Sealing a wine barrel for storage by burning a thin strip of sulfer inside.  Brian Fitzgerald/Fitzgerald Photo

 

Preparing to disgorge yeast and sediment from a bottle of Bluet wine. Brian Fitzgerald/Fitzgerald Photo

 

Michael Terrien of Bluet Winery.  Brian Fitzgerald/Fitzgerald Photo

 

Interested in more of my work?  Check out my portfolio at Fitzgerald Photo.

 

 

 

Client Work: Catalyst Paper

 

Catalyst Paper

 

I’ve been working with North American printing paper manufacturer Catalyst Paper for a couple of years now to produce content for their annual sustainability reports. They operate paper mills across the United States and Canada, including one in Maine.

They put together beautiful materCatalyst Paperials that highlight the work the company is doing to better manage resources, be more efficient and safety-conscious. The images themselves tell a story about the connection the company fosters–with the communities they live in, the people that work at the plants, and with the environment that makes their products possible.

In other words, the story of Catalyst Paper has less to do with paper, and more to do with people, environment and community.

This kind of project illustrates perfectly the need to be able to solve the complex issues that come up often when doing location industrial photography: challenging lighting, last-minute changes to schedule and location, and a sometimes unpredictable and active environment in which to photograph.

In other words, I love it.

Below are some of the images taken for the project:

 

 

Catalyst Paper

 

Catalyst Paper

 

 

How to Make a Hero…out of a Truck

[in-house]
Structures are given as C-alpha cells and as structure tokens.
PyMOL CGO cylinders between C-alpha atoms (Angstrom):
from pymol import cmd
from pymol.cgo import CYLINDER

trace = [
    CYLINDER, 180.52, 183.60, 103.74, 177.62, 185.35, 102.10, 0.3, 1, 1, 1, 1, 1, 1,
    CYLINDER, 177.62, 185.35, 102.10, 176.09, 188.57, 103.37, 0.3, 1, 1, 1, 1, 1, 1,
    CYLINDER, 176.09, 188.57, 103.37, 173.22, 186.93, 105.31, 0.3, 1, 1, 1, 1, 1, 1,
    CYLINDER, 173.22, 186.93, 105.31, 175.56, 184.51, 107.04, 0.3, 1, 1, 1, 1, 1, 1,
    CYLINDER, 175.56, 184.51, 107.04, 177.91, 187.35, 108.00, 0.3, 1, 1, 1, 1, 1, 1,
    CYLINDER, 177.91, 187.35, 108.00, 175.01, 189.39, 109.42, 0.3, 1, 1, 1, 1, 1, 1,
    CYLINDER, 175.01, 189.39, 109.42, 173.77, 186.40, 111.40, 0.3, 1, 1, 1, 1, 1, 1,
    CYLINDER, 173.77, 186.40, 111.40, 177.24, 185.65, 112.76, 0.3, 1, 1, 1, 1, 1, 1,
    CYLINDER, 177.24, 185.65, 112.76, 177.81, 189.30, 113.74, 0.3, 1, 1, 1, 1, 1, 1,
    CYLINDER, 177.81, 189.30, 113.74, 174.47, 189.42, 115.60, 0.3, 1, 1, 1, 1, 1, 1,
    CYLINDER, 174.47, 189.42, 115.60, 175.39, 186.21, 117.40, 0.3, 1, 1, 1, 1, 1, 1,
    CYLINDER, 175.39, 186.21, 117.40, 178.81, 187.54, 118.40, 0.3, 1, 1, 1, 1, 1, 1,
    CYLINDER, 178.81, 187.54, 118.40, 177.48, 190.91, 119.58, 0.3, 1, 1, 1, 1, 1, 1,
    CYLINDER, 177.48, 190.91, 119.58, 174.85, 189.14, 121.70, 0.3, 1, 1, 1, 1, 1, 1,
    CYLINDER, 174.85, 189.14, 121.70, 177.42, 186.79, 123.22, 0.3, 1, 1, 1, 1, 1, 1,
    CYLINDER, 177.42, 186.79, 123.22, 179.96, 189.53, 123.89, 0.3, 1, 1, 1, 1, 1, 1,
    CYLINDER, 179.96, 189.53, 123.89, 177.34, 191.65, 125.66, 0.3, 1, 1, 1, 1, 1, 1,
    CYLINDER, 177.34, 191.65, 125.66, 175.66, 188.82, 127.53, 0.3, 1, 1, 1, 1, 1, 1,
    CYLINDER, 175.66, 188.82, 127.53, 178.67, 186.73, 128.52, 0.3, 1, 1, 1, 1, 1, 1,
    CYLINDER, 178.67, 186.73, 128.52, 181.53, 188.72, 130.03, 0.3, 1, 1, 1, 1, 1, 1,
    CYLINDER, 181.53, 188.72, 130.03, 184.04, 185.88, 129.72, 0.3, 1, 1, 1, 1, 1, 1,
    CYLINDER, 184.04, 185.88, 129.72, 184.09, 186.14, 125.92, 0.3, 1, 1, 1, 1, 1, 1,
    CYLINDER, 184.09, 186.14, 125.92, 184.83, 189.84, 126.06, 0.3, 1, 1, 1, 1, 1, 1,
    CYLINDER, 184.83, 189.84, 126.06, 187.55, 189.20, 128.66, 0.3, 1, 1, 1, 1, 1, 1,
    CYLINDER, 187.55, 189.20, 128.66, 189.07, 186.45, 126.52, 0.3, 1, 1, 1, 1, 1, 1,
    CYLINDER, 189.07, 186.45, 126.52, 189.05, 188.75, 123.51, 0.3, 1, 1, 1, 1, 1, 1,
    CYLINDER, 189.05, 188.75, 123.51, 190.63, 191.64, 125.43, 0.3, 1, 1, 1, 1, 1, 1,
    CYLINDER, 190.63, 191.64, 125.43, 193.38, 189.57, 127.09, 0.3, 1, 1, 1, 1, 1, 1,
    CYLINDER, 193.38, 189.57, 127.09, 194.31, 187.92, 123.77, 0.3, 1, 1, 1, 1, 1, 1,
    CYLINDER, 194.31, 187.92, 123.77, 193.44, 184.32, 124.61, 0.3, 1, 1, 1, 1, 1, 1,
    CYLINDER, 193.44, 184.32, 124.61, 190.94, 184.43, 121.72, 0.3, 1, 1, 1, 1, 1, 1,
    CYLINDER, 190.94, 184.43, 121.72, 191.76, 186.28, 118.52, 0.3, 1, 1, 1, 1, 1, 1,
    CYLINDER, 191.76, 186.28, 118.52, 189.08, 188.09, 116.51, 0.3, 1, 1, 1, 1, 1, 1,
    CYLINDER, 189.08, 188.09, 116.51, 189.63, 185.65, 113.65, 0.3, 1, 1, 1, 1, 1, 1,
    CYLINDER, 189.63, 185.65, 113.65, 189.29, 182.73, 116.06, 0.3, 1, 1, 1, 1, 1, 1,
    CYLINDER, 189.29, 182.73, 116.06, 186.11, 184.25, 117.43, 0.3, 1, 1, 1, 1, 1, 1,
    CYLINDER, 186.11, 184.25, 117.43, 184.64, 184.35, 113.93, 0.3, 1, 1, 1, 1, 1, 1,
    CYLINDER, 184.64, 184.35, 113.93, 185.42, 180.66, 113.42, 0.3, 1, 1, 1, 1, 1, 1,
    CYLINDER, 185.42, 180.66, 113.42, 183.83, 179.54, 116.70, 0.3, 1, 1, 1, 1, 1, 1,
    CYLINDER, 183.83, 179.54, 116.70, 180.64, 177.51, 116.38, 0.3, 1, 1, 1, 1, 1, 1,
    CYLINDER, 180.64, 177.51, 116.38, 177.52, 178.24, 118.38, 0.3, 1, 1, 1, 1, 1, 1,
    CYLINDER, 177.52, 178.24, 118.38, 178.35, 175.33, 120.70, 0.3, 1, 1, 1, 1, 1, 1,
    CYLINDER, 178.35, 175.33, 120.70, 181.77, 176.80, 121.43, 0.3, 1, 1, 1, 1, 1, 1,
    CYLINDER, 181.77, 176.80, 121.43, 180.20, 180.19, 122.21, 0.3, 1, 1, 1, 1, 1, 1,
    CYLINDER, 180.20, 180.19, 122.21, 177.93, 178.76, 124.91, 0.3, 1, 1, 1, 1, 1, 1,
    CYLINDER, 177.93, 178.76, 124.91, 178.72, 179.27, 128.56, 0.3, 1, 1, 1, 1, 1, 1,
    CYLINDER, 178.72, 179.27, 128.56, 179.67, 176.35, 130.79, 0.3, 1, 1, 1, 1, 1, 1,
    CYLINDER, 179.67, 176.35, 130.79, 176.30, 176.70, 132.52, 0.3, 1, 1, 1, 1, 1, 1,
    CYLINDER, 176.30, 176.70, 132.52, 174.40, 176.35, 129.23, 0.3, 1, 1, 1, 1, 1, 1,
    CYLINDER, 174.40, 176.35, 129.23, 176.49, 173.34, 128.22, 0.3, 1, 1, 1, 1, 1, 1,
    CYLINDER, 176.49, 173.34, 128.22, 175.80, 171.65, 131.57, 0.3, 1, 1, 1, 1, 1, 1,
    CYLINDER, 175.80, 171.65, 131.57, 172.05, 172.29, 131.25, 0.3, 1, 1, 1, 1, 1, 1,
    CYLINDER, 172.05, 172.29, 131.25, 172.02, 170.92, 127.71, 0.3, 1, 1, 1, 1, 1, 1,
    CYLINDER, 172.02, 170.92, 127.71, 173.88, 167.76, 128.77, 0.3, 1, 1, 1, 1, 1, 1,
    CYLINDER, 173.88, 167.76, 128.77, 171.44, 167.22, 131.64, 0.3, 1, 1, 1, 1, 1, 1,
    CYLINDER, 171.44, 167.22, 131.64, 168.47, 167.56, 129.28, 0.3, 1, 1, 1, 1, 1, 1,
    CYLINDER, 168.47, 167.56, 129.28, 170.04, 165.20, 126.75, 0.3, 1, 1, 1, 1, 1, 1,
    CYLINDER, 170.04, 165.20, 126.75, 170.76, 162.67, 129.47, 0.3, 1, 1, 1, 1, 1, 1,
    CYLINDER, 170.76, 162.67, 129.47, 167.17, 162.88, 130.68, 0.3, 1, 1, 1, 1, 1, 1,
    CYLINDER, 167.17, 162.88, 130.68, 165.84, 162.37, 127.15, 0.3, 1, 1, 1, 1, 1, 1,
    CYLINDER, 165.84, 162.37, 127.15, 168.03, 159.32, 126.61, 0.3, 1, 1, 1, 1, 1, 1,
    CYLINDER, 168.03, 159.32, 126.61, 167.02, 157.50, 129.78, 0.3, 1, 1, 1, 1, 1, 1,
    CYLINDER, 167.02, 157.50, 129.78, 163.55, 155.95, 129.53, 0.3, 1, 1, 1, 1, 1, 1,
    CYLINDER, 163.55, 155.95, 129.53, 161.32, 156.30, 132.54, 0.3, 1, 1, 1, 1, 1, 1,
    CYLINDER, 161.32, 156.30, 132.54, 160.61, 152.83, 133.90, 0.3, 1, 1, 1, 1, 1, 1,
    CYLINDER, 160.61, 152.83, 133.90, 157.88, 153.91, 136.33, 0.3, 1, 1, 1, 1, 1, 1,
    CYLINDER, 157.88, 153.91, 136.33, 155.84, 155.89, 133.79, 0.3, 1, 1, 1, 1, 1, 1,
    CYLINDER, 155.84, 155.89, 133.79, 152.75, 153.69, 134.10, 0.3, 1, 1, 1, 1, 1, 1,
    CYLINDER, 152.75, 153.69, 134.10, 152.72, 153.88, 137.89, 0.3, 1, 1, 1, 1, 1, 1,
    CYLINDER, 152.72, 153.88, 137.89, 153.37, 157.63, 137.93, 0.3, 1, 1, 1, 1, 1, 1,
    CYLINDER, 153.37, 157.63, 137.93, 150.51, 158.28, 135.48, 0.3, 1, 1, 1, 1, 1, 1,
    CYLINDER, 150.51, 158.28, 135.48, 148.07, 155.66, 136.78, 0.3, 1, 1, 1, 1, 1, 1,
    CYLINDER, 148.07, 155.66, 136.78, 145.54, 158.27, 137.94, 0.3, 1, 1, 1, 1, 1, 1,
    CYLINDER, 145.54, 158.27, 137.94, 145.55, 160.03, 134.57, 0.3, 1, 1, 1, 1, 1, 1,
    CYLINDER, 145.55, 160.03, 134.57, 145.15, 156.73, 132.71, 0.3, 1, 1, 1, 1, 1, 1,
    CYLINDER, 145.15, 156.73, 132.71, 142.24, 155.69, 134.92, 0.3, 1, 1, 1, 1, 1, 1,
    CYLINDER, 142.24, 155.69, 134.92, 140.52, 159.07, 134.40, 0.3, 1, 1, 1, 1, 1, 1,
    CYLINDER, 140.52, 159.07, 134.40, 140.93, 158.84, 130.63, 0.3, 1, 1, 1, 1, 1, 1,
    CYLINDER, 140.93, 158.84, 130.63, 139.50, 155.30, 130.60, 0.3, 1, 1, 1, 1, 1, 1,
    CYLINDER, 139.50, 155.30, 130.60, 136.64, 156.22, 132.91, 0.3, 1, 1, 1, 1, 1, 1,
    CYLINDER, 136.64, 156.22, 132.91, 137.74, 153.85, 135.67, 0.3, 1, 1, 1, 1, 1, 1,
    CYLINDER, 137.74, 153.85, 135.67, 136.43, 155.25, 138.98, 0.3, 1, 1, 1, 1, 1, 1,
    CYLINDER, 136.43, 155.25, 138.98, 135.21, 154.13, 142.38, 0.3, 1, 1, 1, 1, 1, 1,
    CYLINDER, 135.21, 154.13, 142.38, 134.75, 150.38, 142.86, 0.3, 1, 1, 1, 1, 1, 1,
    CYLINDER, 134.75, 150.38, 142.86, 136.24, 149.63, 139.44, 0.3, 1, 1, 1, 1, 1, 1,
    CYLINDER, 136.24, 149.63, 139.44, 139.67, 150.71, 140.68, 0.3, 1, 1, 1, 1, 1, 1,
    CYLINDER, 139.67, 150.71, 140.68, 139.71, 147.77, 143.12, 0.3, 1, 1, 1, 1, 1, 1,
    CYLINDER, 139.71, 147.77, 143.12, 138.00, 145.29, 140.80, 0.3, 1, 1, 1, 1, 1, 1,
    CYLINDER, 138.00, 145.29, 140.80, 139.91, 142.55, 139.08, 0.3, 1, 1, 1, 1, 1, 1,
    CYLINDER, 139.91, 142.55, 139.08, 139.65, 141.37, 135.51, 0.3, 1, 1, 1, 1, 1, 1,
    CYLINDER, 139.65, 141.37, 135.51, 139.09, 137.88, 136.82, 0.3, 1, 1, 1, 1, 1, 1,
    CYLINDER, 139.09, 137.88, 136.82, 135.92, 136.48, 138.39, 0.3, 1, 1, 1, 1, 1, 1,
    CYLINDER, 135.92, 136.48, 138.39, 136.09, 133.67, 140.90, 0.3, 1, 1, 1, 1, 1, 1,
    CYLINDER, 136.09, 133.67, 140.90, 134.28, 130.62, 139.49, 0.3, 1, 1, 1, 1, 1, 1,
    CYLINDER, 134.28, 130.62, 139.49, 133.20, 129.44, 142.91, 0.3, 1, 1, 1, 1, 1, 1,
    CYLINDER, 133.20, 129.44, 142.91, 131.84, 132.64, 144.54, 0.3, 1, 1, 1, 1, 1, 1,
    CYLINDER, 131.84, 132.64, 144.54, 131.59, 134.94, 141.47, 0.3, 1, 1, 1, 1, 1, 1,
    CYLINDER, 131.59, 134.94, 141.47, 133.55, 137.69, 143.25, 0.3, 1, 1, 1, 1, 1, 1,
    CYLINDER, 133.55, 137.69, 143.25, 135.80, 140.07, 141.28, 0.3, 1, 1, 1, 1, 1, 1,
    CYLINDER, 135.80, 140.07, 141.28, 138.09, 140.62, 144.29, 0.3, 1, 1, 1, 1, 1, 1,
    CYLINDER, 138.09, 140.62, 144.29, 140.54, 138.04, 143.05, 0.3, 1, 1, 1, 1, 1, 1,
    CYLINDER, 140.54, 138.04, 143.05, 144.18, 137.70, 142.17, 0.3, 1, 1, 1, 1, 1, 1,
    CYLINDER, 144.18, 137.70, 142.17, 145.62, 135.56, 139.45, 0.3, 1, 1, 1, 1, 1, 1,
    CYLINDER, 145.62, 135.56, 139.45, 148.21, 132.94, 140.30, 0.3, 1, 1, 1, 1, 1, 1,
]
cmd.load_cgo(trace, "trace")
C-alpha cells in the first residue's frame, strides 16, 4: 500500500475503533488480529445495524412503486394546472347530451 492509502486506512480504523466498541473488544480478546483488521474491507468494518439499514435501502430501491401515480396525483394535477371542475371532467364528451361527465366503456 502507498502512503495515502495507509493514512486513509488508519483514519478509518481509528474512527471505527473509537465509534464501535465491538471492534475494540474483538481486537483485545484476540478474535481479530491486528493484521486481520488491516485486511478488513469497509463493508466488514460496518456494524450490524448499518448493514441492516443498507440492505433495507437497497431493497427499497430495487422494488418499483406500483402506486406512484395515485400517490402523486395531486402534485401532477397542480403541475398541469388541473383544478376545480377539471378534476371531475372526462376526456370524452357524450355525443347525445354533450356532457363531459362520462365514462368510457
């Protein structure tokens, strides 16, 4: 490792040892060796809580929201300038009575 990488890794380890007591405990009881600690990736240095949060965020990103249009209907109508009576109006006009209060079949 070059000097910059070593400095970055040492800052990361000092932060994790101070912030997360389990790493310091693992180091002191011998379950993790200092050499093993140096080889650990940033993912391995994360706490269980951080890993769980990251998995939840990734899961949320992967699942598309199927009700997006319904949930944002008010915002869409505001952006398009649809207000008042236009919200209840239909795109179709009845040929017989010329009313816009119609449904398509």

Make a Hero
© Brian Fitzgerald

 

How do you make a hero out of a truck?

That was the question I was forced to ponder when I was hired by Pierce Manufacturing to photograph Fire Station One in Cambridge, Massachussetts last year.

The story was simple. The department was taking delivery of a brand-new fire rescue apparatus, built by Pierce, and the company wanted images that captured scenes of daily life at the station and in the surrounding community. They also wanted to showcase the gleaming hulk of steel and chrome on wheels that the department had just purchased.

I contacted the chief, Gerry Reardon, and explained that I wanted to follow his guys around for the better part of a day. Oh—and can I borrow your truck for a couple hours and potentially tie up traffic next to the station?  He mentioned something non-commital like, “we’ll see what we can do,” and we made plans to meet on the appointed day.

Then came the inevitable wrench in the works that always seems to happen when shooting on location. When I arrived, the firehouse was largely empty. The apparatus was nowhere to be found. Later we discovered it was parked across town, turning up just before we were slated to shoot. The chief was amenable to a portrait, but he wasn’t as receptive to portraits or photos of the crew. “They said you just needed photos of the truck,” he pointed out, not unkindly.